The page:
25 Jan 2009

Bergson, Time and Free Will, Chapter 1, §23 "Affective Sensations and Organic Disturbance"

by Corry Shores
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[The following is summary; my commentary is in brackets.]

Bergson, Time and Free Will

(Essai sur les données immédiates de la conscience)

Chapter I, "The Intensity of Psychic States"

Part VIII: "Affective Sensations"

§23 "Affective Sensations and Organic Disturbance"

Previously Bergson presented a problem. Sensations are intensive states. Their causes are extensively quantifiable. We use these extensive quantities to measure our intensive sensations. But how and why do we convert something that is extensive into something that is non-extensive?

Bergson proposes a possible answer. We see light, and have a sensation. When we turn on more lights, we have a greater sensation of light. So we notice that outward factors cause inner changes. Increasing the causes increases our nervous disturbances, so we think. Thus we stubbornly hold to the belief that our affective states are no more than the "conscious expression of an organic disturbance, the inward echo of an outward cause." (32c)

The problem is that when we have a sensation, we are not primarily conscious of our nervous activity. We merely experience a sensation. But upon reflection we want to measure sensations. So we might observe that a sound wave with a greater amplitude causes a greater disturbance in our nervous systems. We want then to say that therefore we had a greater sensation. But there is a problem. We may quantify the movement of air molecules and also the movement of the molecules in our nerves. But our immediate sensation-experience does not occupy space. In this sense it is inextensive. We can superpose a larger wave-amplitude over a smaller one, and see for ourselves that the larger is truly greater. But we cannot superpose something that occupies space, like a wave, overtop something that does not occupy space, namely a sensation-experience. So it is impossible to imagine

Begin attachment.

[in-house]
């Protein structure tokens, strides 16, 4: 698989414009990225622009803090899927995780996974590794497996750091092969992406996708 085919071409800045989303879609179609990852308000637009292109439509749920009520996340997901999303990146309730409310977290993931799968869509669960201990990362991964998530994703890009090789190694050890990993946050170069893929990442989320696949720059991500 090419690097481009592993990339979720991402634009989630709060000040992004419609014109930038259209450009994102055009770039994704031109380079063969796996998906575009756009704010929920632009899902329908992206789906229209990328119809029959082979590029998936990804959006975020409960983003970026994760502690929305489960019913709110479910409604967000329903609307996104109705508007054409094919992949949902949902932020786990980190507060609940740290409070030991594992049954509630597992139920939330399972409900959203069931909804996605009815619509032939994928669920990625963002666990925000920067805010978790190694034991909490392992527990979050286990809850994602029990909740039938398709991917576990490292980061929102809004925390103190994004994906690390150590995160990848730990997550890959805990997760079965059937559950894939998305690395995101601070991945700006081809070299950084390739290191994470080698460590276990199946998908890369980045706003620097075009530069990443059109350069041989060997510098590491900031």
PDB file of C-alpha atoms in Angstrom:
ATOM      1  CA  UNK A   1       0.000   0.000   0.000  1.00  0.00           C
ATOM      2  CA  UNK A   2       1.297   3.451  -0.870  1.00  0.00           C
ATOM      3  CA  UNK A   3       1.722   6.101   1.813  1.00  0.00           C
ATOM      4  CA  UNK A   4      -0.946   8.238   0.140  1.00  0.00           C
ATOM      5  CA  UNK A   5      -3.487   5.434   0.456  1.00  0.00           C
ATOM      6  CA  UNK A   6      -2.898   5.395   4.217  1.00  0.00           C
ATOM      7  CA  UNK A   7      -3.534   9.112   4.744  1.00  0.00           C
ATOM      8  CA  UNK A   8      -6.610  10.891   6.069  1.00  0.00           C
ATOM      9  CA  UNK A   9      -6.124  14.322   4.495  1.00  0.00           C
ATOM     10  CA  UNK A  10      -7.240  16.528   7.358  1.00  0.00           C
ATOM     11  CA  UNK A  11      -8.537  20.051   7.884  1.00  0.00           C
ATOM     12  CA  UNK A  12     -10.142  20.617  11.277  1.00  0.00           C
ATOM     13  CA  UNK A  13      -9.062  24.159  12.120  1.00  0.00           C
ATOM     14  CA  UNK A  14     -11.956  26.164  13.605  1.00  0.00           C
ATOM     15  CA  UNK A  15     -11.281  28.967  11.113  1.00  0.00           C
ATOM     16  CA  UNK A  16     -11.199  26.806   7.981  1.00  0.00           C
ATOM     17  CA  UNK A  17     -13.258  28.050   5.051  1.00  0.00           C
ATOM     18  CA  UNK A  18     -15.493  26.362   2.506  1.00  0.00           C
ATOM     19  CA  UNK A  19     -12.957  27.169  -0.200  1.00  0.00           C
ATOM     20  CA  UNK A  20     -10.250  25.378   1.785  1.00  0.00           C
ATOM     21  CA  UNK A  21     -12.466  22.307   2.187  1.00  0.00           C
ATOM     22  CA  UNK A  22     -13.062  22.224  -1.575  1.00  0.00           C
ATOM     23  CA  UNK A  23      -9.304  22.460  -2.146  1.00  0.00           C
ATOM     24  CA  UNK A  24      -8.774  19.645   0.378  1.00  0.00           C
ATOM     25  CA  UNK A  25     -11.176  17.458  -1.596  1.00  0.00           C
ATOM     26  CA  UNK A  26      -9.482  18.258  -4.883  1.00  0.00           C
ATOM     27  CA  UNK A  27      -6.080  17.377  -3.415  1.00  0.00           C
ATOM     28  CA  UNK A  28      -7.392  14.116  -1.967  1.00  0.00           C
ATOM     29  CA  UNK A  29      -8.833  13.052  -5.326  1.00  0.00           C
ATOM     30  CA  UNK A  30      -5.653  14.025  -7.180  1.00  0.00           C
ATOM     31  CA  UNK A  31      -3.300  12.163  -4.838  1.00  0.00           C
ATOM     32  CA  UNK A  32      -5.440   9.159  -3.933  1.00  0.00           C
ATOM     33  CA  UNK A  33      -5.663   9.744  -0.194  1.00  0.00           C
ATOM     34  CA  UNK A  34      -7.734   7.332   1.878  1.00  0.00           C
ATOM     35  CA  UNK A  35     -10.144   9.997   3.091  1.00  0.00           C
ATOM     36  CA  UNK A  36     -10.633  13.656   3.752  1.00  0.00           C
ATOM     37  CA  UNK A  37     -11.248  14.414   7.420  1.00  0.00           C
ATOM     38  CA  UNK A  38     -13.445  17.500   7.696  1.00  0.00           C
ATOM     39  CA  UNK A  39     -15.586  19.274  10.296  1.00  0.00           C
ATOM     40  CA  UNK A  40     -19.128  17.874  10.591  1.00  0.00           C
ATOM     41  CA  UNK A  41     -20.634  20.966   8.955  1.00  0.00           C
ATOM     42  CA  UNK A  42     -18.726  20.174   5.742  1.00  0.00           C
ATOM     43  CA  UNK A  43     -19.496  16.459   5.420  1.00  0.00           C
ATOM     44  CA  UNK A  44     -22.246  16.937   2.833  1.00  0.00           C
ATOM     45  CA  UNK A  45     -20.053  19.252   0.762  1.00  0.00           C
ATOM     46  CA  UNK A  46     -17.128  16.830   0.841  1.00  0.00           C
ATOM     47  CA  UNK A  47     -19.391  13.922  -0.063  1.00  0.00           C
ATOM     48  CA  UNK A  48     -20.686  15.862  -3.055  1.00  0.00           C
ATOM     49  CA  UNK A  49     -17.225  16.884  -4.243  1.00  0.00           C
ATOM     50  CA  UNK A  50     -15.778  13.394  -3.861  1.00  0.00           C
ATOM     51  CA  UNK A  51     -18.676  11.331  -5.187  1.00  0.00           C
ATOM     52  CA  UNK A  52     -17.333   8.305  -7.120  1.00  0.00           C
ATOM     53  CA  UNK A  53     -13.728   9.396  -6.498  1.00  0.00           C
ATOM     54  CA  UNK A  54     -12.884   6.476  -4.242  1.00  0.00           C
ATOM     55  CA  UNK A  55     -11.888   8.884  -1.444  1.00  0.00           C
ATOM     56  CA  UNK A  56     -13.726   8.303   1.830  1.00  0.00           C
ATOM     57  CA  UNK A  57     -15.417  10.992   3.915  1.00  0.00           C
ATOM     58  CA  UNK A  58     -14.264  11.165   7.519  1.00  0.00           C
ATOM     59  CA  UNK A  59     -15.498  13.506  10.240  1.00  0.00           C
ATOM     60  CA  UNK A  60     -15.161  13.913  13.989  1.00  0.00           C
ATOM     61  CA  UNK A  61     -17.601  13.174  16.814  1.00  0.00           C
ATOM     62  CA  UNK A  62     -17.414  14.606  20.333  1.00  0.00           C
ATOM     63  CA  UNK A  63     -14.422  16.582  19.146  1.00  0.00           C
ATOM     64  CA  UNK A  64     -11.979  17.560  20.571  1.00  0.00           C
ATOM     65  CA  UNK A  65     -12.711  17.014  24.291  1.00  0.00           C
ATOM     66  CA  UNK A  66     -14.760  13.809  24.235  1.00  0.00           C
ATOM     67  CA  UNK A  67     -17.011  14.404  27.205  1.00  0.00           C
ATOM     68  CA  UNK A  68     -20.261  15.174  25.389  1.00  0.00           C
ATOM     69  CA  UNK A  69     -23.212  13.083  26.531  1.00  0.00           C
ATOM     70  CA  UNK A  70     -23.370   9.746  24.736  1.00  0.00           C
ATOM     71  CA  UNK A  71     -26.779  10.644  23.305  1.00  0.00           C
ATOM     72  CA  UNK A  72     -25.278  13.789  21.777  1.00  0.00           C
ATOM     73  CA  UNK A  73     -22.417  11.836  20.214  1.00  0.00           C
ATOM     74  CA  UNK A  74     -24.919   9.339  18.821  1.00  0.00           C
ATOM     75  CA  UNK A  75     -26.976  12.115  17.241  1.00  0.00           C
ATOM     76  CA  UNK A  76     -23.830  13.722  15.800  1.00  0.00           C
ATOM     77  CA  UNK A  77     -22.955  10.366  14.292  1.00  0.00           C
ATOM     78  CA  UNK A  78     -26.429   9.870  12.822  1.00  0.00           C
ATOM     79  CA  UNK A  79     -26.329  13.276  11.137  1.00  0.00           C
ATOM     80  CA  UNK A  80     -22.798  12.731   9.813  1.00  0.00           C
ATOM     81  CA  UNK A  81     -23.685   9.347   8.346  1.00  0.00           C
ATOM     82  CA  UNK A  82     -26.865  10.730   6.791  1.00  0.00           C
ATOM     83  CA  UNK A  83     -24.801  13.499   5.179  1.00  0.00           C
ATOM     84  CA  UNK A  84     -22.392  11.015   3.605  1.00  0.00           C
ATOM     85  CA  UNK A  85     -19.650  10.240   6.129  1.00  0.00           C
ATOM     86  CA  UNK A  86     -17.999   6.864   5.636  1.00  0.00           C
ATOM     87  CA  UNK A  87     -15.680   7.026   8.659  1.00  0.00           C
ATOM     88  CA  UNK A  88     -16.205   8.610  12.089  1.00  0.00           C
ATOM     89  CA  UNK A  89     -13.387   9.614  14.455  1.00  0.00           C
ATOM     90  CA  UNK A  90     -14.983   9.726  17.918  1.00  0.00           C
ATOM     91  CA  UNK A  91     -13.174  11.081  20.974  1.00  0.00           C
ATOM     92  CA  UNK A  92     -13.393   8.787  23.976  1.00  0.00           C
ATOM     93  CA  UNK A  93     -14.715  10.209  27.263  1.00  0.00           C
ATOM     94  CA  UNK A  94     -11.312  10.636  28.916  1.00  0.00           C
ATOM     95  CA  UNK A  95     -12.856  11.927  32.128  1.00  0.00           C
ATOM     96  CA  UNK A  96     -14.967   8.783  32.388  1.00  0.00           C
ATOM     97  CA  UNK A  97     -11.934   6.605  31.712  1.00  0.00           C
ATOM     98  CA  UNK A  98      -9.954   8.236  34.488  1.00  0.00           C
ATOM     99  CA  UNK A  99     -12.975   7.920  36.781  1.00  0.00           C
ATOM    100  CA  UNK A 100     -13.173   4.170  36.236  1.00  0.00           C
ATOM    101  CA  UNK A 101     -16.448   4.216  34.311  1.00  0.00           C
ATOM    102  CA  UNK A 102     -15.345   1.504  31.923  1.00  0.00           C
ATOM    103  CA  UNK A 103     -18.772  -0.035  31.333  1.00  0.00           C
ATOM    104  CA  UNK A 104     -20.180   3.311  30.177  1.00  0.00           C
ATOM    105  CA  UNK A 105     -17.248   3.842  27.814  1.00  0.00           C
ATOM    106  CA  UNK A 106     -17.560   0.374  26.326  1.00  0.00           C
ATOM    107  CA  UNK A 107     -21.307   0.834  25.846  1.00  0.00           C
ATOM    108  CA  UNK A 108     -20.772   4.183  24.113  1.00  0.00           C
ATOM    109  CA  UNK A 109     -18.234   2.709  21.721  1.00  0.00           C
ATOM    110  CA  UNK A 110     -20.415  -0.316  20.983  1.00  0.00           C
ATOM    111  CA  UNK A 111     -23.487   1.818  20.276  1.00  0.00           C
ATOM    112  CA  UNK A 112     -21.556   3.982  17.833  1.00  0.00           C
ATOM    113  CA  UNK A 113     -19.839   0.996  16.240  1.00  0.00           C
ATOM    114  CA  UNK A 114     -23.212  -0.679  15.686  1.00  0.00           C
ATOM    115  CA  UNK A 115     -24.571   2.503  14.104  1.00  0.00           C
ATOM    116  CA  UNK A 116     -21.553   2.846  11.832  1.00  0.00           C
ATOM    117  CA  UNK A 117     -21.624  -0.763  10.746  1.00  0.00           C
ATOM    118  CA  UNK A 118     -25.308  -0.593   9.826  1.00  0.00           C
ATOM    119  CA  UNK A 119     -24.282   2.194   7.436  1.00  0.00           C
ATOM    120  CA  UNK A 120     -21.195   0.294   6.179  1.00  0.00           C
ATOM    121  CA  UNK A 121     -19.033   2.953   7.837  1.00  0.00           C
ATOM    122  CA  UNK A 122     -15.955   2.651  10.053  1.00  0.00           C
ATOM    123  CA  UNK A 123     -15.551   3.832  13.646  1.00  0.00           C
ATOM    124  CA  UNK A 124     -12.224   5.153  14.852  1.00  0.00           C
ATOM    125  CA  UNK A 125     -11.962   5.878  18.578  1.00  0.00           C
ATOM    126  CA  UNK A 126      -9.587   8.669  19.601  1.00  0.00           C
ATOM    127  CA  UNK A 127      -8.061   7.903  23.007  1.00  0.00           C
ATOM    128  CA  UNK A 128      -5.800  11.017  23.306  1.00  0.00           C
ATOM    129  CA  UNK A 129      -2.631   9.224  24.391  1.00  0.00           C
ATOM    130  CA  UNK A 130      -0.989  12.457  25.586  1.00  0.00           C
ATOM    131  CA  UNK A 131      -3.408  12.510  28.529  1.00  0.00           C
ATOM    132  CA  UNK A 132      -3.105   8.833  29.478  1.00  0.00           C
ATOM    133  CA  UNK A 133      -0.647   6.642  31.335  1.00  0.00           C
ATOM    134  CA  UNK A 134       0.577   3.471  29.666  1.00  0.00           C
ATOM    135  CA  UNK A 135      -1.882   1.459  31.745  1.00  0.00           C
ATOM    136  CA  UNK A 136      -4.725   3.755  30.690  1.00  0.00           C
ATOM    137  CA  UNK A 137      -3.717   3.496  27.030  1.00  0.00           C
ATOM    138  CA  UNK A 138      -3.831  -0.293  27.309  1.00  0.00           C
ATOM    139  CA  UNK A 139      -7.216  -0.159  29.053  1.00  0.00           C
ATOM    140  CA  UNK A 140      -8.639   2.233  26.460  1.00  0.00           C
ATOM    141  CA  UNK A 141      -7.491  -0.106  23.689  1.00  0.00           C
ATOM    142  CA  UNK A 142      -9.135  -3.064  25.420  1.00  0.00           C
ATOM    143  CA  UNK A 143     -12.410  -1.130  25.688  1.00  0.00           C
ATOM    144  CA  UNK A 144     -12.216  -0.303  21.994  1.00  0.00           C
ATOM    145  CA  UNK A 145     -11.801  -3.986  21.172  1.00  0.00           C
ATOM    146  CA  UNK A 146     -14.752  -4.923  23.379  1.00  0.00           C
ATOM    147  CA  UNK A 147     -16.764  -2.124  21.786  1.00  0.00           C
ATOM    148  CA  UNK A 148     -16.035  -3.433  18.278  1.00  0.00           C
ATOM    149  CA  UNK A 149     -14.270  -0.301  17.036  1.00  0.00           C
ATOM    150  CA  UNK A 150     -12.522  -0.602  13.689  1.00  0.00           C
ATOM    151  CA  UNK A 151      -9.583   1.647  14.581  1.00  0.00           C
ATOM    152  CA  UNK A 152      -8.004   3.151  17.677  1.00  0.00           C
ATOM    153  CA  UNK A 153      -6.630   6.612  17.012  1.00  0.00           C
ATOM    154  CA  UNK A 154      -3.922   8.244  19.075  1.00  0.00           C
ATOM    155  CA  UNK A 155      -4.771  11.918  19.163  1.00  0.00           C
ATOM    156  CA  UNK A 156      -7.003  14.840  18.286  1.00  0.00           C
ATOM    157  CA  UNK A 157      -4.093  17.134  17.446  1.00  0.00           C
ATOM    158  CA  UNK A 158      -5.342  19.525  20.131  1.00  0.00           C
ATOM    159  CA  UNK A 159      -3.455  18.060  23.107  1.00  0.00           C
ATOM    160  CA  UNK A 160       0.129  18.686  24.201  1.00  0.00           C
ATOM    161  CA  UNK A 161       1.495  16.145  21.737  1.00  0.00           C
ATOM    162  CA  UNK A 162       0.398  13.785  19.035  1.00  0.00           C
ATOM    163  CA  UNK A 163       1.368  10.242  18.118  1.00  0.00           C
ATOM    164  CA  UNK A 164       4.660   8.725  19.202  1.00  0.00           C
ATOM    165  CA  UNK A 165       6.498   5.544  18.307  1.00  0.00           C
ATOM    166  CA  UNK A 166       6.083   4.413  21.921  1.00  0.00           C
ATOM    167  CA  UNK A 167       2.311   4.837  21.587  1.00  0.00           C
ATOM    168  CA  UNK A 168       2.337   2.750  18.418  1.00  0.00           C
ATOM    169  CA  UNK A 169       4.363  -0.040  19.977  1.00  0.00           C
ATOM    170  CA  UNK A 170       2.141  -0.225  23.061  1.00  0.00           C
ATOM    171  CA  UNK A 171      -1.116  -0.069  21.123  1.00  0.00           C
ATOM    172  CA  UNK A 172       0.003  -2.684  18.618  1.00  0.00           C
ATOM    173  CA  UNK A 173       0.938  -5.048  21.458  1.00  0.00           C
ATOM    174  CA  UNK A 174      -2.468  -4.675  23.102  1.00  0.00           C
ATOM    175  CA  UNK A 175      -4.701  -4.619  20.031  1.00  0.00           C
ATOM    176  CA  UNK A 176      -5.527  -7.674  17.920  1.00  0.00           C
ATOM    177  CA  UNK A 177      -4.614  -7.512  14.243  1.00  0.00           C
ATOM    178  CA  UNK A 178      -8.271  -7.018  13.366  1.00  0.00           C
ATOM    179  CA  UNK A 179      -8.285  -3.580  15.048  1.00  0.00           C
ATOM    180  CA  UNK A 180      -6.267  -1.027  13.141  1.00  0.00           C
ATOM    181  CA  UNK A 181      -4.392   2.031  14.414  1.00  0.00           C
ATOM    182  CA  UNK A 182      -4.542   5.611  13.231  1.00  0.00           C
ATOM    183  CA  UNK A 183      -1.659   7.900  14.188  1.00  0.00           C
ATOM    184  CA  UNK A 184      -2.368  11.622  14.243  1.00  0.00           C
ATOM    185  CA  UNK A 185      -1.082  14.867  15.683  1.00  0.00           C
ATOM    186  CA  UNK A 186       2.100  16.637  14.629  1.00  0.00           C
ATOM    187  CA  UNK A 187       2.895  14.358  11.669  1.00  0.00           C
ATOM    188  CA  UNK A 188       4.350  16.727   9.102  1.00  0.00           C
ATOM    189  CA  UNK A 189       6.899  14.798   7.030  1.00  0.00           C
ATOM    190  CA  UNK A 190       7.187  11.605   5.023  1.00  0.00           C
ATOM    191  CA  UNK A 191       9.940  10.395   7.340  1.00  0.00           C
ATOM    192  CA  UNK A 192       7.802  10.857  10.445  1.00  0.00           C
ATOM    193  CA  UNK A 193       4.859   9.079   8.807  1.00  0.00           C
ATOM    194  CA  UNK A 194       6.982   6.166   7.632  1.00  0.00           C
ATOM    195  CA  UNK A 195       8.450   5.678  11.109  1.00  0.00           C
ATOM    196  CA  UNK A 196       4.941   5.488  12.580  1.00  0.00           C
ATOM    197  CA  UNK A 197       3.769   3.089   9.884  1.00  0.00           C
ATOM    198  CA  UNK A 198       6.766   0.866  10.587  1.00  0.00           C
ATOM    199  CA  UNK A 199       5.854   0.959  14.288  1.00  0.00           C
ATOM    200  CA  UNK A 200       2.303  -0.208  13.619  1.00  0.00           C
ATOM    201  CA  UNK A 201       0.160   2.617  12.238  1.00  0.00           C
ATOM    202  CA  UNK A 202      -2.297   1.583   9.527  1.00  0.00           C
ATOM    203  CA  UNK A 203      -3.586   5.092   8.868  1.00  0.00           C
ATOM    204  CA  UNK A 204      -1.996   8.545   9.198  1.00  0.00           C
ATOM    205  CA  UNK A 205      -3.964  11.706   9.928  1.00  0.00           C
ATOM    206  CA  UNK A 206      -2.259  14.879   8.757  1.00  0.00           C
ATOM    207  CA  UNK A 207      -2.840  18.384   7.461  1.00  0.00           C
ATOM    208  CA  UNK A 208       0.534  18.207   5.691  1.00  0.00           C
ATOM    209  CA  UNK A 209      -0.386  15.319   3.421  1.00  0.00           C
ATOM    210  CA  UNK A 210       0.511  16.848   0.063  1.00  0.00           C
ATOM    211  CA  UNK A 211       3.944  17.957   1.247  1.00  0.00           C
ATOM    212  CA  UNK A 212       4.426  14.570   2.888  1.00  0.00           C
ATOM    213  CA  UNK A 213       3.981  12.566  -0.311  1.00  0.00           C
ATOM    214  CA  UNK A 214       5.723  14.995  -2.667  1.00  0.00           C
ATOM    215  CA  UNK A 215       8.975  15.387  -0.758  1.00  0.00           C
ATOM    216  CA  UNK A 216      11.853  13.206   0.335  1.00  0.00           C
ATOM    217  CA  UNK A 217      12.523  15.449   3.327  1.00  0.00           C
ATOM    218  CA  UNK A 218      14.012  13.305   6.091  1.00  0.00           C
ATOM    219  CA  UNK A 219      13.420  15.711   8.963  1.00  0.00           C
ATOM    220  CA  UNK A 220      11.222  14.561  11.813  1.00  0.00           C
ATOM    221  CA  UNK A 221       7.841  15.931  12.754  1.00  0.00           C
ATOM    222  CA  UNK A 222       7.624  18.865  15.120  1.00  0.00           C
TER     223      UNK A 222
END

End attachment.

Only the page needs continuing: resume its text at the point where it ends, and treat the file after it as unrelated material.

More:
1) how something that occupies space can transmit its magnitude to something that does not occupy space, and

2) how two things that do not occupy space can be superposed so that we may compare their magnitudes.

Even though we can measure the movement of the molecules in our nerves, these movements are unconscious to us when we experience a sensation. So we are never aware of the way that the cause's magnitude influences our nervous systems. Thus we cannot use the amount of nervous disturbance as a way to quantify sensations. (32-33)

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Images from the pages summarized above, in the English Translation [click on the image for an enlargement]:

Images from the pages summarized above, in the original French [click on the image for an enlargement]:

Bergson, Henri. Time and Free Will: An Essay on the Immediate Data of Consciousness, Transl. F. L. Pogson, (New York: Dover Publications, Inc., 2001).

Available online at:


French text from:

Bergson, Henri. Essai sur les données immédiates de la conscience. Originally published Paris: Les Presses universitaires de France, 1888.


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